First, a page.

- Protection of ‘one country, two systems’: Hong Kong was returned to China under the concept of "one country, two systems".
Demands of Protesters
Chief Executive Carrie Lam first suspended the bill but finally scrapped it in the wake of mass protests. Even after declaring the extradition bill dead the repeated street protests and mass demonstrations have confronted Hong Kong with a major political crisis. The protesters have presented five demands before the chief executive:
- Withdraw the extradition bill
- Leader Carrie Lam to step down
- Inquiry into police excesses
- Release the arrested protestors
- Greater democratic freedoms
- Hong Kong as the financial centre, a travel hub and a world city, foreign governments have a legitimate interest in seeing the city safe and its business environment robust.
- While mainland China is Hong Kong's most important trading partner and the economy is already showing signs of hurting as a result of the protests.
- Companies have already reported serious consequences from the disruption including loss of revenue, disrupted supply chains and shelved investments.
- Shutting down of Hong Kong’s International Airport led to the cancellation of more than 1000 flights creating a huge loss to the economy.
- Colour revolutions are externally fuelled acts with a clear goal to influence the internal affairs that destabilise economy, conflict with the law and represent a new form of warfare.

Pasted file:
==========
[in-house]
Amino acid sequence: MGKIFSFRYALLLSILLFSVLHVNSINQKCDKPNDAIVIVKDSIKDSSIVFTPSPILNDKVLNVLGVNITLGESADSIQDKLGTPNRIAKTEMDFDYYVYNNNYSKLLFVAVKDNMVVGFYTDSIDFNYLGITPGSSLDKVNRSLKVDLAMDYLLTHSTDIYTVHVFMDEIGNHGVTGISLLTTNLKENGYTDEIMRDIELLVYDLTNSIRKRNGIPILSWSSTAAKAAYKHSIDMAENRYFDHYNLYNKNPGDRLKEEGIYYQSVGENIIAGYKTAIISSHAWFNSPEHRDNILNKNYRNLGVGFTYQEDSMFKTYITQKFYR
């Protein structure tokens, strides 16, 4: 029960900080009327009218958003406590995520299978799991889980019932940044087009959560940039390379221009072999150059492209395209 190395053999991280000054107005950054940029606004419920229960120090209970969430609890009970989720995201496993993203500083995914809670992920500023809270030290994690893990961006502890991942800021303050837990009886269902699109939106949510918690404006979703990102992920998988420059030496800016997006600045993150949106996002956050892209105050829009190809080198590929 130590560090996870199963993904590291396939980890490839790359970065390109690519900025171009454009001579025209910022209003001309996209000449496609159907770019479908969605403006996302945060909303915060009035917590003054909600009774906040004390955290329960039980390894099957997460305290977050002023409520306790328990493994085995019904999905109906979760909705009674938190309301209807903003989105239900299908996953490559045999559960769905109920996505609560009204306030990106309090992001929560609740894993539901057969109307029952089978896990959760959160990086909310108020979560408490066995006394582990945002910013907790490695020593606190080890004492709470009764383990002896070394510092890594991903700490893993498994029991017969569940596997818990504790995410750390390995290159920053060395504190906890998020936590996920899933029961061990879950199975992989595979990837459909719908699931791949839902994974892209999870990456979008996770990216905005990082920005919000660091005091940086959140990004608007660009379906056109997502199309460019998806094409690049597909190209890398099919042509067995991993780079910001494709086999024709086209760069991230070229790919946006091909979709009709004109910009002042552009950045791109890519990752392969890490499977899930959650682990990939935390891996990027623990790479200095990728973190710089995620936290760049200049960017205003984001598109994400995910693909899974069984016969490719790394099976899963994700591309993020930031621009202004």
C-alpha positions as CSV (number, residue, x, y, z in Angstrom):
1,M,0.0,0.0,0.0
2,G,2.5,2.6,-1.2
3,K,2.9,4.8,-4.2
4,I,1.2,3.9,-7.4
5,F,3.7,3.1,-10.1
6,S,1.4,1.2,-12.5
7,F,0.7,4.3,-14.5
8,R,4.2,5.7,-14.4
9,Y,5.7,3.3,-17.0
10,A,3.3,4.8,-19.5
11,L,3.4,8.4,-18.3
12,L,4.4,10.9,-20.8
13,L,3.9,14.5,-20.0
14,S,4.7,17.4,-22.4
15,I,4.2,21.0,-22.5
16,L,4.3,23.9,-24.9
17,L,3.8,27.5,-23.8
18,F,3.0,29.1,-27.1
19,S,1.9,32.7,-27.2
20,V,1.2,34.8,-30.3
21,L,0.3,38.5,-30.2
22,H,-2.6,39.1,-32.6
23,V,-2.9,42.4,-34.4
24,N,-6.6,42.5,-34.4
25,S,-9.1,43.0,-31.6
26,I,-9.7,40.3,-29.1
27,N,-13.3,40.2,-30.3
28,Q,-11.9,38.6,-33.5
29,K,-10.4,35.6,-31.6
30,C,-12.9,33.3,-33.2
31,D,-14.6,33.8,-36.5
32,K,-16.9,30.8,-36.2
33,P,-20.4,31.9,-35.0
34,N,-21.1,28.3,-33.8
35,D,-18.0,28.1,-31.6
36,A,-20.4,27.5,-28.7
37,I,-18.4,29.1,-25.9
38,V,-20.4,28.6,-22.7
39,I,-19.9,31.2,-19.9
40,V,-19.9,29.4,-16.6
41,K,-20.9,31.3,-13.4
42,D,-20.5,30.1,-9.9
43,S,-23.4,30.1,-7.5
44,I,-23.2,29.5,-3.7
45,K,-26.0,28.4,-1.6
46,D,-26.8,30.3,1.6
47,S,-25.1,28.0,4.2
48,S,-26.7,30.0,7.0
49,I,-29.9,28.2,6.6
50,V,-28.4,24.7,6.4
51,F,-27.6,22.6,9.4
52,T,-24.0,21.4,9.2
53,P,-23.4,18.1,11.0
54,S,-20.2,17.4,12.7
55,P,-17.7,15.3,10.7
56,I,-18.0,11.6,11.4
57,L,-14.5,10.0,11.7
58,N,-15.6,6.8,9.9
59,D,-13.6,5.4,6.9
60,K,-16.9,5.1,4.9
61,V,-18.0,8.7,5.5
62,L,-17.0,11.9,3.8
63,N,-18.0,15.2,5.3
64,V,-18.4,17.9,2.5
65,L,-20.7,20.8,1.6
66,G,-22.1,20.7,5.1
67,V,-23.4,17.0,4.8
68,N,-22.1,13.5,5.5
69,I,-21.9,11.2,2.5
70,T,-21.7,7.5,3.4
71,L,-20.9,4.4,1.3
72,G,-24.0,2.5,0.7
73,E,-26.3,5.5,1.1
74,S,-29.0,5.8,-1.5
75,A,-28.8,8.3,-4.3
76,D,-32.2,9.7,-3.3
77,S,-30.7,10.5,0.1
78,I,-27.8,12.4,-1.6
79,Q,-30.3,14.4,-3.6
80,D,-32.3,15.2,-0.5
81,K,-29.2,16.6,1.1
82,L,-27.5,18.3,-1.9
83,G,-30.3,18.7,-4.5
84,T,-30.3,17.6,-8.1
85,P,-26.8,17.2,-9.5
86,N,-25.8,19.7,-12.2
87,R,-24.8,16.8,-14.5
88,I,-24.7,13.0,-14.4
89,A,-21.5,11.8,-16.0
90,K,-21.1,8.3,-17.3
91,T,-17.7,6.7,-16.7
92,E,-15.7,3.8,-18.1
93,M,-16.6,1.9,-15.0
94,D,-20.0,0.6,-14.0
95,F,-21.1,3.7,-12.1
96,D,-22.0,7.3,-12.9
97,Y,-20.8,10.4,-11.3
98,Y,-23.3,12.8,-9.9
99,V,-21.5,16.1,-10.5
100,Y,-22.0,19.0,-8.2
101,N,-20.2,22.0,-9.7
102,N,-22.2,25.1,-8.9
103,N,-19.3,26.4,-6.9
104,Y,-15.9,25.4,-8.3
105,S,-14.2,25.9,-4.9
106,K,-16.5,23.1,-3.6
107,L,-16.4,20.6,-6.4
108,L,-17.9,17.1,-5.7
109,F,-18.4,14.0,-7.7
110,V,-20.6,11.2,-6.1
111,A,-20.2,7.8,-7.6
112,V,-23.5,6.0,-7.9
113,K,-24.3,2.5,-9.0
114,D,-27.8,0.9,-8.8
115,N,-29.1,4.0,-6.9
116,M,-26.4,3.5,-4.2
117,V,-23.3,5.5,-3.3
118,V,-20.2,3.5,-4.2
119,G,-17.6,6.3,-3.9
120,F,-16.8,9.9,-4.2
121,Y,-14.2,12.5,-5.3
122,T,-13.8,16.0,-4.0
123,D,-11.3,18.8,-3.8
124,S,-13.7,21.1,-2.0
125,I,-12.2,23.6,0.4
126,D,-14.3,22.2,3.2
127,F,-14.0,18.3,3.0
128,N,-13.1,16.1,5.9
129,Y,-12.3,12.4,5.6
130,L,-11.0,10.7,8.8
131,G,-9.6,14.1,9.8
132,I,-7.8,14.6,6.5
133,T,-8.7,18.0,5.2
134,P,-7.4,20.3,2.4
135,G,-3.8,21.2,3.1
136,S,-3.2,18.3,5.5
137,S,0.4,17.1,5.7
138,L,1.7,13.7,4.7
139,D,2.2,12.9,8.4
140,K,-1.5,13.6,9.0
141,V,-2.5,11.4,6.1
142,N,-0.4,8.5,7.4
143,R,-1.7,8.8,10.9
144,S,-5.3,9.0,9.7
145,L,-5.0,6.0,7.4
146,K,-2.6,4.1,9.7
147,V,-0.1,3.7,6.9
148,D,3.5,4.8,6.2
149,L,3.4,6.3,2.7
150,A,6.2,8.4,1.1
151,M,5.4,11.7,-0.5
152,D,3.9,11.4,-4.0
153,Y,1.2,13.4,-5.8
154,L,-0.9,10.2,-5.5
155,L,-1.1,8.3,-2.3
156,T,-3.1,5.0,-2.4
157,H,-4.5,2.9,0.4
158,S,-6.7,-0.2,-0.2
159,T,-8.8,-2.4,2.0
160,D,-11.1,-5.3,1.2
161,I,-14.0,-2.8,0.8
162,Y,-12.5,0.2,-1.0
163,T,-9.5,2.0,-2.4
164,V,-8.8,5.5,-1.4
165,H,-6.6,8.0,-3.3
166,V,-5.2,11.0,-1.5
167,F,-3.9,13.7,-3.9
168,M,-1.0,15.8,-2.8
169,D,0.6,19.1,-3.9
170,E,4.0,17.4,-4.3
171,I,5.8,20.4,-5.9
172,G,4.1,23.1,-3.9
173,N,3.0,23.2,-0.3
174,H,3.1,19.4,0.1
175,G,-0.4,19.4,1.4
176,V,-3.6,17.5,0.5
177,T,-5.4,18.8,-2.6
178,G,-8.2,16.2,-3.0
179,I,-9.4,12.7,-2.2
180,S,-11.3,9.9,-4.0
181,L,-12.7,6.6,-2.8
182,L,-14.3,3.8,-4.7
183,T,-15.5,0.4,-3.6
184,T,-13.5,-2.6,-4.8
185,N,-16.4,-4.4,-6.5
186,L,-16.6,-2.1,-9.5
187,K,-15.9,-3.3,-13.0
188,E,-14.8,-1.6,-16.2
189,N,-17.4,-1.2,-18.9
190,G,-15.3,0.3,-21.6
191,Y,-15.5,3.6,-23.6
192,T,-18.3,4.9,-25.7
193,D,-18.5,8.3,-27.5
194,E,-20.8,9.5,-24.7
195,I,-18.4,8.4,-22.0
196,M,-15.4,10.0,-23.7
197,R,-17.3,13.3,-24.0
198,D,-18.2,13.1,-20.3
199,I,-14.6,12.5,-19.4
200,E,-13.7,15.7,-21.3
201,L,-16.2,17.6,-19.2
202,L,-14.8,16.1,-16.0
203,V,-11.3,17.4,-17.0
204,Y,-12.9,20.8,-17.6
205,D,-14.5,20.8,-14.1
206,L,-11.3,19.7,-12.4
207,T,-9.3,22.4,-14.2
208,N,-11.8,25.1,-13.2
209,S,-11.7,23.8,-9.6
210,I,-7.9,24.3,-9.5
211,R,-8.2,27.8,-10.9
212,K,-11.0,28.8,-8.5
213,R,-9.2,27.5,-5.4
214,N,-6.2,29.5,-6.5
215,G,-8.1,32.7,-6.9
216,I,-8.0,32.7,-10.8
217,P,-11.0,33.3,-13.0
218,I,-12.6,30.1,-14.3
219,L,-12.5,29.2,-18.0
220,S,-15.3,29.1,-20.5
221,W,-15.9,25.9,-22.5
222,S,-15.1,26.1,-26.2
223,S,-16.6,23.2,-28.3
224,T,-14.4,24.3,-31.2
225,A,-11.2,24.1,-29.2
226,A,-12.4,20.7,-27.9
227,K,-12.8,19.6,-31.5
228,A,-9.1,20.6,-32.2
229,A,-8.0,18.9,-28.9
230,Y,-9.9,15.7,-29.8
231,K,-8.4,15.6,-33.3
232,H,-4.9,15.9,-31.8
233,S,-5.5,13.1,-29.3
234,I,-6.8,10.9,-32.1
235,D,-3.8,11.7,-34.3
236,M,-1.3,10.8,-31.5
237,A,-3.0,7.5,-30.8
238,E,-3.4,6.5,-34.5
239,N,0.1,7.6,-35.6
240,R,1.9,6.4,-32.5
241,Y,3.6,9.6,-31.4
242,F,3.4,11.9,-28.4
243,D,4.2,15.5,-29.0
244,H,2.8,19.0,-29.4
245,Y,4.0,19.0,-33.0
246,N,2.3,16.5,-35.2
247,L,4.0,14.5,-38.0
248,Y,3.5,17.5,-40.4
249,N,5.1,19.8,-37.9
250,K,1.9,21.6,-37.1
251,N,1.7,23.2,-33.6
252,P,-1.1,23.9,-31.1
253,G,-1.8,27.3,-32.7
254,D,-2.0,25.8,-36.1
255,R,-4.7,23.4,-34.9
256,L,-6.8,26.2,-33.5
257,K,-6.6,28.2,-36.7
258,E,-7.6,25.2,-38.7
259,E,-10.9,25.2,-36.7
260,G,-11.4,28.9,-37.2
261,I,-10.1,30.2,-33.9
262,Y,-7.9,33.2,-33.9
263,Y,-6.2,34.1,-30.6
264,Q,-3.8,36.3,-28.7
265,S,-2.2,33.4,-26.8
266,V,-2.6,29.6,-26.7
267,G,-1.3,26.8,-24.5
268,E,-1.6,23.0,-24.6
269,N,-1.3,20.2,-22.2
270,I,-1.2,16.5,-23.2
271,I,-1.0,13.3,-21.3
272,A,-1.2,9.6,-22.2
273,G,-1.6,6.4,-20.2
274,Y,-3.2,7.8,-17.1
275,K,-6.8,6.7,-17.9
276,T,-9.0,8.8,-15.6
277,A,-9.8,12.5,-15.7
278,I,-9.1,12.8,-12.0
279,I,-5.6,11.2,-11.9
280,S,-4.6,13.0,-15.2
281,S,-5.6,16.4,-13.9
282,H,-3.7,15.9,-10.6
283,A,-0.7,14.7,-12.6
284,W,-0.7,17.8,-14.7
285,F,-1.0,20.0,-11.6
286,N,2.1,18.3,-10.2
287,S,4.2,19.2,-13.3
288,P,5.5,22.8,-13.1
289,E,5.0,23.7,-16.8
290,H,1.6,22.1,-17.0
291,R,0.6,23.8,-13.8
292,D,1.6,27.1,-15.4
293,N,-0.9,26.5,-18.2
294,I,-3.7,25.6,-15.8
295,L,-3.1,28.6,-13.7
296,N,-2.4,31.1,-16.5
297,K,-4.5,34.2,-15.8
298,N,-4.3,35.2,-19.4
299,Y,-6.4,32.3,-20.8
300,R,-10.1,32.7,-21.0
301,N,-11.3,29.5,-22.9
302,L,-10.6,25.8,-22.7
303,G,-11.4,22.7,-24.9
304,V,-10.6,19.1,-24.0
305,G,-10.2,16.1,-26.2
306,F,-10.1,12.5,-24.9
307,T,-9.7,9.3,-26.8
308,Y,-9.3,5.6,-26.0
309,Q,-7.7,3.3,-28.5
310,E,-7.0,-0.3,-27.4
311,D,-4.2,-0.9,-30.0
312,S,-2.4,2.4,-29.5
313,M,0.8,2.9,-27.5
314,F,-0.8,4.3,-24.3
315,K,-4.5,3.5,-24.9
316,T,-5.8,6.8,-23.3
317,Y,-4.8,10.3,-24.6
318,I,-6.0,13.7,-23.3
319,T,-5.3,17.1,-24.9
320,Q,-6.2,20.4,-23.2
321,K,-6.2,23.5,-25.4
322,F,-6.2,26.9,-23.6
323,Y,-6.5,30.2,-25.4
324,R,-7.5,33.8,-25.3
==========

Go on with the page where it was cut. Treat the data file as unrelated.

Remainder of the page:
- Participants in the colour revolutions often use nonviolent resistance. Such methods as demonstrations, strikes and interventions have been intended protest against governments seen as corrupt and/or authoritarian and to advocate democracy and they have also created strong pressure for change.
- These movements generally adopted a specific colour or flower as their symbol.
- The colour revolutions are notable for the important role of non-governmental organisations (NGOs) and particularly student activists in organising creative non-violent resistance.
It is said that the protests have clear features of a colour revolution and their goal is to paralyse the territory's government, seize the power for governing the Special Administrative Region and make "one country, two systems" an empty concept.
Foreign nations and visiting heads of state have expressed concerns that they do not just see IT as an internal affair of Hong Kong and the mainland China but an international issue. US lawmakers reintroduced a bill in Congress to assess the autonomy of Hong Kong year to year. The crisis in Hong Kong has given ammunition to escalate US-China trade war.
- China has said it played no part in Hong Kong's decision to amend its extradition law but it supports the initiative.
- Initially, China overlooked the protests but when the protests intensified it said that the protests are showing signs of ‘colour revolution’.
- India is also a stakeholder in the issues because Hong Kong is home to India’s wealthy business community.
- The Indian startups backed by global investment giants of the likes of Alibaba, SoftBank, Tencent and Sequoia Capital, such as Paytm, OYO and Ola, have started to expand their businesses in Hong Kong.
It is not the first time that the Hong Kongers are on streets to protest against the attempts made by Mainland China to erode the special status. But this time, mass protests and demonstrations are unprecedented and continue even after the scrapping of the extradition bill against which the protests started. There is also a possibility of western vested interest behind the colour revolutions in Hong Kong.
Hong Kong crisis is new ammunition to the US-China trade war which will further escalate the war. In the light of this statement analyse how Hong Kong protests are affecting the US-China trade war and also analyse its impacts on India?